One of the best desserts I've had in New York was a tropical bread pudding. This is my home version. It is great as is, but you could certainly jazz it up by replacing some of the milk with a can of coconut milk and/or adding some flaked coconut or chopped macadamias. Enjoy! —Oops! Were you gonna eat that?
Gooey Mango Bread Pudding
1 1/4 pounds
Loaf of day old challah, cubed (you want about 14 cups)
Melted butter, plus more to grease pan
Preheat oven to 375 F. Line a baking sheet with foil.
Take two cups of the cubed challah and toss with two TBS melted butter, 1 TBS sugar and a pinch of ground cinnamon. Spread onto the foil lined baking sheet and toast in the oven until just turning golden, stirring halfway through - 10 to 15 minutes max. You don't want these too crunchy and toasted because they will burn on top of the bread pudding while it bakes. When they are done, set aside to cool, then put in an airtight container.
Put the remaining bread cubes in a large bowl and set aside. In a mixing bowl, whisk the remaining cup of sugar, the maple syrup and the eggs until beginning to turn pale yellow and fluffy - about three minutes.
Add the cream, milk, remaining teaspoon of cinnamon, ground ginger and salt to the egg mixture. Whisk to combine.
Pour the egg mixture over the bread cubes and stir to thoroughly coat. Add the diced mango and its juices. Stir to combine. Pour into a lightly greased 13x9 baking dish. Cover and place in fridge to chill overnight.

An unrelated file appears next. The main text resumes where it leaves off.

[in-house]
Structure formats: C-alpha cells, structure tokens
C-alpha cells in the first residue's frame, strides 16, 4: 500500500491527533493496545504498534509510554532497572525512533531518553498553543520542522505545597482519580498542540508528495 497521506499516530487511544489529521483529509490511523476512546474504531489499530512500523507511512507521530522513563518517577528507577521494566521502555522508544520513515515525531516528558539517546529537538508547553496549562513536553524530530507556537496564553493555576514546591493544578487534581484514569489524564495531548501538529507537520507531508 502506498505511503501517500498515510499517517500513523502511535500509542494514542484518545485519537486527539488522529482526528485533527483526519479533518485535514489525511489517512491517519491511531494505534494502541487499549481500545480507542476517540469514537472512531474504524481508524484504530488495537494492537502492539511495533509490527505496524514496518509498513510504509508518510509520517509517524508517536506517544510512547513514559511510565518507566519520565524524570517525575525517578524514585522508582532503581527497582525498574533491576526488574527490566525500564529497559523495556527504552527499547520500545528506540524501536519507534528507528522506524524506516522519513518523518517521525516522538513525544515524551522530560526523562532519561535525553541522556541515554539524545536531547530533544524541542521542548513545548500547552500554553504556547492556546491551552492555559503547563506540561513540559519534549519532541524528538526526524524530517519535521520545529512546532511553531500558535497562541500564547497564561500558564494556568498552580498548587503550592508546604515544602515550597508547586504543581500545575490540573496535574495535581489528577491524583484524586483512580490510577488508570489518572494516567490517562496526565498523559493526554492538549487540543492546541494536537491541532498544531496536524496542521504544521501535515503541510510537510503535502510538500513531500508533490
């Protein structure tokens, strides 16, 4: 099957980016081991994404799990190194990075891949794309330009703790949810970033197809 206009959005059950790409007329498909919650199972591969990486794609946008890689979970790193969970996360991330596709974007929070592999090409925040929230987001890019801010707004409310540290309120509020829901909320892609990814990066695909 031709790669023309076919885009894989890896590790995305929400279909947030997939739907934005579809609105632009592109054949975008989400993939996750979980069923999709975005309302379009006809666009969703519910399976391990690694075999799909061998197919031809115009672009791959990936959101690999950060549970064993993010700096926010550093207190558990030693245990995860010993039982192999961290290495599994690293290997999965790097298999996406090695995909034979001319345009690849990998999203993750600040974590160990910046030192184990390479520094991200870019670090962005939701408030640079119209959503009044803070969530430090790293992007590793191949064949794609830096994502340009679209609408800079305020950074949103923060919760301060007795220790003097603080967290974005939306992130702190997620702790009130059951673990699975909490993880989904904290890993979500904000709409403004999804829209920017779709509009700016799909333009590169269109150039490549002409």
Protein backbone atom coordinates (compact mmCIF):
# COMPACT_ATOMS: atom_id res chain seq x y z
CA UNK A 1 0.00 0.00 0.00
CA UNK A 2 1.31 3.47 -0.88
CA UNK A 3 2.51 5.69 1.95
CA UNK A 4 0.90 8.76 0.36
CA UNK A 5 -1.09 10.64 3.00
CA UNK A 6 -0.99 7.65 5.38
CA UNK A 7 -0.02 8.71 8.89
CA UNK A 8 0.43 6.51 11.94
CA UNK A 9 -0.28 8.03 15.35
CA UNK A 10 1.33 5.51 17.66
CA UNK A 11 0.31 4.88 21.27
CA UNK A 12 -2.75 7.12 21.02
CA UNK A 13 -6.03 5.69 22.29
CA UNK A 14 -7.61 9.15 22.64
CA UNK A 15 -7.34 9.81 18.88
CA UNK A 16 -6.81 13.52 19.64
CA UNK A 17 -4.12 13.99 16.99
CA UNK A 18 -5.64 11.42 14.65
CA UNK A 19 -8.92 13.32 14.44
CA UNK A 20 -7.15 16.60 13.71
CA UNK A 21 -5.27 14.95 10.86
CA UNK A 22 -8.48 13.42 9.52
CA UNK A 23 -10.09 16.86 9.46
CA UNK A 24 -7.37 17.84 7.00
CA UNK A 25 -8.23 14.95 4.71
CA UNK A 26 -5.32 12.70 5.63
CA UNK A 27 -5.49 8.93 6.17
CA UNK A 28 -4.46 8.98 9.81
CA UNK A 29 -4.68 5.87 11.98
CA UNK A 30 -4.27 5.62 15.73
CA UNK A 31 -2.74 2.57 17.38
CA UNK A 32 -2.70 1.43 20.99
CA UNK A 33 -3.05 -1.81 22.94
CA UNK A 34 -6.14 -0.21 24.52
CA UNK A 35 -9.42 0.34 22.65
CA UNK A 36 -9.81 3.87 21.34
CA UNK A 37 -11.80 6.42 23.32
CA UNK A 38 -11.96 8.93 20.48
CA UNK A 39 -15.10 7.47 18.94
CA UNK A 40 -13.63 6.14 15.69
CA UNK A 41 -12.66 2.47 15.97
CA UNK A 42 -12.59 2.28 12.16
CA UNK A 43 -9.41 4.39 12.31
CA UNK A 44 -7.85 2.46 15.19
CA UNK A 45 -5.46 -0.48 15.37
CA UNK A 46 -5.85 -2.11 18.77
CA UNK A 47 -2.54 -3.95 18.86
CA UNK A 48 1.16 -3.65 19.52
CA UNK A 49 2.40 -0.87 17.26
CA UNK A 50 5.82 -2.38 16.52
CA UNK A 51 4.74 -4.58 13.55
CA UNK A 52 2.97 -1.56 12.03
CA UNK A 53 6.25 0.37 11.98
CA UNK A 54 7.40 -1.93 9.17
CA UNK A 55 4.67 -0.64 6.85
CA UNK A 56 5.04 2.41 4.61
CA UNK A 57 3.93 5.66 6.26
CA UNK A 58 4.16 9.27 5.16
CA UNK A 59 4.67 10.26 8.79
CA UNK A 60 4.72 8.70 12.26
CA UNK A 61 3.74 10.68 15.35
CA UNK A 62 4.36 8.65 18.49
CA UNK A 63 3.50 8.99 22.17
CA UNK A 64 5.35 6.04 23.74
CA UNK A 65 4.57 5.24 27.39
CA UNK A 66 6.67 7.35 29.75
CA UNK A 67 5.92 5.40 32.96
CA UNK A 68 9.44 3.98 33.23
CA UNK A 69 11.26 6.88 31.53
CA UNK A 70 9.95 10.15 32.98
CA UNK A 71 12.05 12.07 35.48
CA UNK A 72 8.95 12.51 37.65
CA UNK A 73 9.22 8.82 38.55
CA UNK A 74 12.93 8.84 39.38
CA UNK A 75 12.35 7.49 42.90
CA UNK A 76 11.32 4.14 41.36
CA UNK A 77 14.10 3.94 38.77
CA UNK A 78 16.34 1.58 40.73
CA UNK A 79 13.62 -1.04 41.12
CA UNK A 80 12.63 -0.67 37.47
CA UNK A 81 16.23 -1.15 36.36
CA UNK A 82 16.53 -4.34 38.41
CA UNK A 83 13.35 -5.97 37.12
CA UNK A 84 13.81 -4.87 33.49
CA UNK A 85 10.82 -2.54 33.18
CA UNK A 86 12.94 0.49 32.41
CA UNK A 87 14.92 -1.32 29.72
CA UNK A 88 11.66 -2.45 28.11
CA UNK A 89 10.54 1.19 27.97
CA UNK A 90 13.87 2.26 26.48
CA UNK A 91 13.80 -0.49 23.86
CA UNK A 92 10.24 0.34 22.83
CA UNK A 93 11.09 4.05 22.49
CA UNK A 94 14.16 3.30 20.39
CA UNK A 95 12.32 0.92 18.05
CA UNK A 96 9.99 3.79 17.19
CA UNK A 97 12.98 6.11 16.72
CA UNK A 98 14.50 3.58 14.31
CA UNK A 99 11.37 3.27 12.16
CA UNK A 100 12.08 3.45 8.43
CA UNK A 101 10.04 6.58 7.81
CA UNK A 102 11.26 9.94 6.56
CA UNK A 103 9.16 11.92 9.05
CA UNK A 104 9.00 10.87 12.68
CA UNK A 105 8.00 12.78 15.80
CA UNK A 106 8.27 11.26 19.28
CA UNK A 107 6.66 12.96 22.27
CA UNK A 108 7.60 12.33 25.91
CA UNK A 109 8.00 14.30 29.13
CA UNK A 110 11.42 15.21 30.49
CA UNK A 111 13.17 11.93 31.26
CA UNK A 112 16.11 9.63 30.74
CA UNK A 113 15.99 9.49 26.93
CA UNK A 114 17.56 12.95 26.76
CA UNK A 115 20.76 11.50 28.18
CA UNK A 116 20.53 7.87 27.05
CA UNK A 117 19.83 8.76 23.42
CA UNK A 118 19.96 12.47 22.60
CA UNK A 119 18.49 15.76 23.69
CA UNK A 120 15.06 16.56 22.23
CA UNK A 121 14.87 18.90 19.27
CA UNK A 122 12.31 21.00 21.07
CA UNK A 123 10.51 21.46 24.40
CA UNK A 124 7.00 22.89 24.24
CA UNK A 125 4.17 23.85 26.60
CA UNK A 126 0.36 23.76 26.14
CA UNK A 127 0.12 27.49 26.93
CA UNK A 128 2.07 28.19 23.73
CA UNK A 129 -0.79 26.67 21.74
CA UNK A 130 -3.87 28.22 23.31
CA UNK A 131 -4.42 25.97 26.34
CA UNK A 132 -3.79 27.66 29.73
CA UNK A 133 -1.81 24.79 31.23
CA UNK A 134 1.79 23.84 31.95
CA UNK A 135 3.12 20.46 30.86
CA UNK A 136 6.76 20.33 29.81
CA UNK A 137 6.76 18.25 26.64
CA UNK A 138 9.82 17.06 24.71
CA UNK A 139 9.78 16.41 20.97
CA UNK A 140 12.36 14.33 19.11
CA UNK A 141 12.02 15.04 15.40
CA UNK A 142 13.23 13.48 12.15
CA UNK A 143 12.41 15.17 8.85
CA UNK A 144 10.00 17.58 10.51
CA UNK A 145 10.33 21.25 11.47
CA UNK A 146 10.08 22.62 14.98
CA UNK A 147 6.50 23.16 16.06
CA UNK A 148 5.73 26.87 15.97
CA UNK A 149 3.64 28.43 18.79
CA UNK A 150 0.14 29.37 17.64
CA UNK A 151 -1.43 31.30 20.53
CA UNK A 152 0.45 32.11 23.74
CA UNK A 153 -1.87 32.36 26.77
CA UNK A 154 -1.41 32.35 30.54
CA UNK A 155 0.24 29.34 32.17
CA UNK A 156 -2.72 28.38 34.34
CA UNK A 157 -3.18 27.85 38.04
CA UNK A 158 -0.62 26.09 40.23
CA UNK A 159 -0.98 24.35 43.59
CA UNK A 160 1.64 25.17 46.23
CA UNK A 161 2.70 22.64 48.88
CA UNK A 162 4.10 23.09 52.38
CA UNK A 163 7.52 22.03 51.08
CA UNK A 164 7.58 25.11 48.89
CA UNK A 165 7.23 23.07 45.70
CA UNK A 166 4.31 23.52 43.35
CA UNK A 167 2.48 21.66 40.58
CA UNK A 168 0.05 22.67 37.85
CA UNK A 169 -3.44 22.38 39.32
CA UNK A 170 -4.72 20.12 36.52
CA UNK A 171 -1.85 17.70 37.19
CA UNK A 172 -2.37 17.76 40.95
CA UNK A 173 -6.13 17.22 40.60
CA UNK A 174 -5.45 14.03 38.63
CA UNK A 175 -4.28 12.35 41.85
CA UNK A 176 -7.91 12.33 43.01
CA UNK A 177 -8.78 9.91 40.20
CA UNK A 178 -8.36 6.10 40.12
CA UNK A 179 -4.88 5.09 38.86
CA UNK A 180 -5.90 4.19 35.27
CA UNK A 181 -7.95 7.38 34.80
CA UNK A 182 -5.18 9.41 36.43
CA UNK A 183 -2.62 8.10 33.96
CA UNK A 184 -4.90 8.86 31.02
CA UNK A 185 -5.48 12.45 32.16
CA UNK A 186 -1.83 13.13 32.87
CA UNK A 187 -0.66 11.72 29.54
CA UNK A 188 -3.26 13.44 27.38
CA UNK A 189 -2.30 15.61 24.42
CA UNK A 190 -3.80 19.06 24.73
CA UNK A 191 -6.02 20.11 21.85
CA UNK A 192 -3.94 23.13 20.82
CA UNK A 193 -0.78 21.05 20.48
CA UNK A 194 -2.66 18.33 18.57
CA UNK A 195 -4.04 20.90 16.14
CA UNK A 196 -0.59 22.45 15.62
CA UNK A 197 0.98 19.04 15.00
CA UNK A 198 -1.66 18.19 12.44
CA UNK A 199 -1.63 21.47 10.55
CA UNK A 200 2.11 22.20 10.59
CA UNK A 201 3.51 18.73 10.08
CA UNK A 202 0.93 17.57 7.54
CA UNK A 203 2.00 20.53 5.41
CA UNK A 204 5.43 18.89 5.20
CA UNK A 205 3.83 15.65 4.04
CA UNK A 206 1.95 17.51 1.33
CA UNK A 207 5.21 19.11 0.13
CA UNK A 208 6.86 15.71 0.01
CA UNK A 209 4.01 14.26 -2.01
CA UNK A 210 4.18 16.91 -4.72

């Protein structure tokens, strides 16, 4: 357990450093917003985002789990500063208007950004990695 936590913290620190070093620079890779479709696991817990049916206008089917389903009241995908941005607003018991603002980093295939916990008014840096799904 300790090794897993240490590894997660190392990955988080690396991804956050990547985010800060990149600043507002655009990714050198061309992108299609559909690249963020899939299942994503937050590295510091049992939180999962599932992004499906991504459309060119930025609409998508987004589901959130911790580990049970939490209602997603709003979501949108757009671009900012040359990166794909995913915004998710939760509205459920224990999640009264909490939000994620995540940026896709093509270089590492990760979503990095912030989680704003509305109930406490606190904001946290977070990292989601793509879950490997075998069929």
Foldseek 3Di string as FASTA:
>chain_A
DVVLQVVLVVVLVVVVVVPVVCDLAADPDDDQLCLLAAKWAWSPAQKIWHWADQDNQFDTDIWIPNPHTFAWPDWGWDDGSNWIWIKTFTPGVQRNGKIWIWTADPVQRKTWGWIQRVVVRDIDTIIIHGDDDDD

Once the mixture has chilled overnight, remove from the fridge and uncover while you wait for the oven to preheat to 325 F.
Sprinkle the cinnamon sugar croutons over the top of the bread pudding and push them down into the pudding so they are nestled snugly and partially covered by the pudding - you dont want them to burn while baking.
Bake until the center is set and not runny - approximately 70 minutes to an hour and 25 minutes. Remove from oven and let cool 20 minutes before serving.
Serve drizzled with raspberry sauce. Note: here, I serve this with a tart raspberry sauce (recipe below). It is also lovely with a tart sorbet, like grapefruit or blood orange. The pudding itself is sweet and warm and gooey, it is really complimented by a sauce or topping that is cool and tart.
In a saucepan over medium heat, combine the raspberries and the sugar. Bring to a simmer. Simmer for five minutes while smashing the raspberries with the back of a wooden spoon.
Set a fine mesh sieve over a bowl and pour the raspberry mixture into the sieve. Continuously spread and press the mixture back and forth in the sieve in order to extract as much sauce as possible.
Discard the seeds and any remaining pulp. Stir the lemon juice into the raspberry sauce. Cover and chill in the fridge until needed.